Just days before Nicho Waipuka punched and stomped a Wellington journalist to death, he narrowly avoided being jailed for a similarly unprovoked assault.
The family of Phillip Cottrell said it was like "an earthquake" when they learned yesterday that the chance to lock up Waipuka had been missed.
A District Court judge decided on November 22, 2011, not to follow a probation officer's recommendation that Waipuka be given a prison sentence on charges including assault and threatening to kill.
Seventeen days later, on December 10, Waipuka killed Mr Cottrell, 43, as he walked home from a nightshift at Radio New Zealand and robbed him of $80.
Even though Judge Ian Mill had said Waipuka, then 19, "quite clearly" should be sent to prison, he allowed the Killer Beez gang associate to walk free from Lower Hutt District Court with an intensive supervision sentence.
Waipuka was to have alcohol and drug abuse treatment, and attend a tikanga Maori programme, with the possibility of other treatment or counselling intended to improve him.
Judge Mill endorsed Waipuka's file with a formal "final warning" and said he would personally review his progress in three months.
By then, Mr Cottrell was dead, after Waipuka unleashed what a High Court judge yesterday called swift and brutal "recreational violence" on him.
The fact that he killed Mr Cottrell while still under the supervision sentence, and had 24 previous convictions that included three for violence, yesterday became the grounds for his manslaughter sentence of 12 years and 10 months.
Justice Forrie Miller said he had considered life imprisonment for the attack, which was "very close indeed to murder". Waipuka must serve at least 8 years before he can be considered for parole.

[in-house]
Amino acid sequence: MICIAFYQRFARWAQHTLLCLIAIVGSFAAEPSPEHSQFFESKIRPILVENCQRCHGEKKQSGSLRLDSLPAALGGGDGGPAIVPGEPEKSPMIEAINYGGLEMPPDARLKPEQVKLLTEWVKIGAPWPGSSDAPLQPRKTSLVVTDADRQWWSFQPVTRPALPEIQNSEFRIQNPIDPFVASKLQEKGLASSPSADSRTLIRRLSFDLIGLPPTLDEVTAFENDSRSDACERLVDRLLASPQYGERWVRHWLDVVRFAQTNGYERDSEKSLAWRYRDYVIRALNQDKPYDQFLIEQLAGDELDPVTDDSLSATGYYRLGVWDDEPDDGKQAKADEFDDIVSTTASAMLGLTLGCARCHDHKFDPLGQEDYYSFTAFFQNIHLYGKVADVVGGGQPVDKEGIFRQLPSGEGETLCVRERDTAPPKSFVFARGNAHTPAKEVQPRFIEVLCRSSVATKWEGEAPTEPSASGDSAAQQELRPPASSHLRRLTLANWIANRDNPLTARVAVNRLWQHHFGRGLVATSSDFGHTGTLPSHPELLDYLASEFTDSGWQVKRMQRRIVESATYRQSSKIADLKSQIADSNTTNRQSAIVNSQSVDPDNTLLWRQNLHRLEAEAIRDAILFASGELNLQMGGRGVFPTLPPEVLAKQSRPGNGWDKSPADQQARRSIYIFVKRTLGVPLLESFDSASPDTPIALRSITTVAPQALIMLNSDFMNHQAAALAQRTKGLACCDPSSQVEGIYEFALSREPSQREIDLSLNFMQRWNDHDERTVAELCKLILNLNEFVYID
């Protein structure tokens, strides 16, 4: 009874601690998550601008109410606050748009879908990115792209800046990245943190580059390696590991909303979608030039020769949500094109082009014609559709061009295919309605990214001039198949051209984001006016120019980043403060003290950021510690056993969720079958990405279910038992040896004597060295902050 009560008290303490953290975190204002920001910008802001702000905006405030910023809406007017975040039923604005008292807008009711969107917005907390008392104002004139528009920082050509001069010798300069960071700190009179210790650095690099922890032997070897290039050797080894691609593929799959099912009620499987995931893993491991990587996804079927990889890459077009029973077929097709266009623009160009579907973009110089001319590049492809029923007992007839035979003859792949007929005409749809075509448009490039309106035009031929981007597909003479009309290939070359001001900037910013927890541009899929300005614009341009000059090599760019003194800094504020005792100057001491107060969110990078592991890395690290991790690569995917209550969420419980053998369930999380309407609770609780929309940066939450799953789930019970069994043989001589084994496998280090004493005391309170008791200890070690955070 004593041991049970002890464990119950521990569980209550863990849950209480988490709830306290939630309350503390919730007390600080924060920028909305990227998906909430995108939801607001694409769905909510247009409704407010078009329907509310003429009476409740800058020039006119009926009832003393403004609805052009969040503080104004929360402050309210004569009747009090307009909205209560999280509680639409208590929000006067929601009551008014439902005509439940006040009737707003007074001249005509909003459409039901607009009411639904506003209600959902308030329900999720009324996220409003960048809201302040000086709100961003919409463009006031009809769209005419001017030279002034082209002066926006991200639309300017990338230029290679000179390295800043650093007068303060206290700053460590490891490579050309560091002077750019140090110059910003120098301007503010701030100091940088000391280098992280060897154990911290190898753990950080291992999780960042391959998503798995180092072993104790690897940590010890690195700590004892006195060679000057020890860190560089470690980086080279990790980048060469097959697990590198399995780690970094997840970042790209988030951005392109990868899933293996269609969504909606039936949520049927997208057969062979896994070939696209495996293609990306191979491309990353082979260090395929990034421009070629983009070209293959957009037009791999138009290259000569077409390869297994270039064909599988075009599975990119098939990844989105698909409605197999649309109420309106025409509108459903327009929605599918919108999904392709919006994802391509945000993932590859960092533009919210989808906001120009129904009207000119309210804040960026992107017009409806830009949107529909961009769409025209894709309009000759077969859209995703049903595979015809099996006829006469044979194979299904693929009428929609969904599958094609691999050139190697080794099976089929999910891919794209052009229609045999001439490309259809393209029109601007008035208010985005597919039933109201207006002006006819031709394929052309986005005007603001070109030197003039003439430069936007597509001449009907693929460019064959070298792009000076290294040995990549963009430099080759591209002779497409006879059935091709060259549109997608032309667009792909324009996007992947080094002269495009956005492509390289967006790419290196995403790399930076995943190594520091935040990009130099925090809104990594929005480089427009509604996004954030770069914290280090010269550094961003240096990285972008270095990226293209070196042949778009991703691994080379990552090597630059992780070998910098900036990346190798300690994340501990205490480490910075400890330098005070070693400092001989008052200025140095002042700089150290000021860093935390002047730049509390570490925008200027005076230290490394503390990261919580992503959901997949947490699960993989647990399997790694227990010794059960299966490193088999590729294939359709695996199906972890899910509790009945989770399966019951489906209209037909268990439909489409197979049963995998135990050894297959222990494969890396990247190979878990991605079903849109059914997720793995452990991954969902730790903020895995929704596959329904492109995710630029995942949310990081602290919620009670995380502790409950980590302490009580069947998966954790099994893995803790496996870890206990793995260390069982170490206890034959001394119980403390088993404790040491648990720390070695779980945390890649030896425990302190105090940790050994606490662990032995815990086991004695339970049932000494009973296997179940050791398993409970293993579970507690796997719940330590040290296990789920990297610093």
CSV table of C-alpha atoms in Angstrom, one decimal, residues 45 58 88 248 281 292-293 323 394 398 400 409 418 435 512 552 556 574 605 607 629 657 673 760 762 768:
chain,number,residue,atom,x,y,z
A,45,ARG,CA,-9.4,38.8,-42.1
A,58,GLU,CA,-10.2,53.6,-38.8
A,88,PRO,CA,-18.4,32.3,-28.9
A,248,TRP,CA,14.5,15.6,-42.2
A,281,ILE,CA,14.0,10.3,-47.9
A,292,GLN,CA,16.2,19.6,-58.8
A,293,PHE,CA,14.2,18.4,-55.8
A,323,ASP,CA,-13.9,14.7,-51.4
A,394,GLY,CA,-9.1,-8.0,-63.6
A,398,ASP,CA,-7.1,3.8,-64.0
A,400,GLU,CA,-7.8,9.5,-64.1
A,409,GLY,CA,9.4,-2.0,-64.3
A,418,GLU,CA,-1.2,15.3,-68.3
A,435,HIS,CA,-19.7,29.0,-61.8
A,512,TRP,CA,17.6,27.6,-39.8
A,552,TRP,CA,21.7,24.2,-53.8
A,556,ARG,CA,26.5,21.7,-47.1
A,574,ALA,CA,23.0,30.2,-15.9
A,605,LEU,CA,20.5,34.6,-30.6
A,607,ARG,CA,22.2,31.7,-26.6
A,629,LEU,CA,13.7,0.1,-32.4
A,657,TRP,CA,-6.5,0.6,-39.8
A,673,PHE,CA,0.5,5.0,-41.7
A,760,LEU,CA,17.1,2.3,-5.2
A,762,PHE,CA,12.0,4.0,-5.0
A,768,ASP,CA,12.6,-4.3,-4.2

Mr Cottrell had described himself as having "old lady bones" as a result of a rare medical condition but Justice Miller said it was no excuse for Waipuka to say that Mr Cottrell was unexpectedly vulnerable.
Waipuka maintained at his trial that he had punched Mr Cottrell only once, but other evidence satisfied Justice Miller that he shattered Mr Cottrell's skull with a kick or stomp as he lay on the ground, and that another kick broke his arm.
The judge left open the possibility that there had been other blows as well.
The jury at this trial in December acquitted Waipuka of murder but found him guilty of manslaughter.
Manuel Renera Robinson, 18, who was with him at the time of the attack, was acquitted of both murder and manslaughter.
At Waipuka's District Court sentencing before the attack, Judge Mill said he had punched someone in the head in a Lower Hutt street in September 2011 and walked off, leaving the victim to be assaulted by other people.
In August the same year, he had threatened to kill a female friend when she refused to collect him from Wellington Hospital. He was so angry that, after getting a ride from someone else, he punched a window and smashed a door off its hinges.
The other charges he was sentenced for at that time were two breaches of a community work sentence, refusing to undergo a driver's impairment test when he was stopped by police, driving while suspended, three shoplifting-type thefts, two wilful damage offences, disorderly behaviour, resisting arrest and breaching bail.
Sensible Sentencing Trust spokeswoman Ruth Money yesterday said: "The justice system has once again failed abysmally. It had the opportunity to intervene in a meaningful way to stop Waipuka's contempt for the rules of society at least 24 times before killing Phillip Cottrell. All before he was even 20 years old.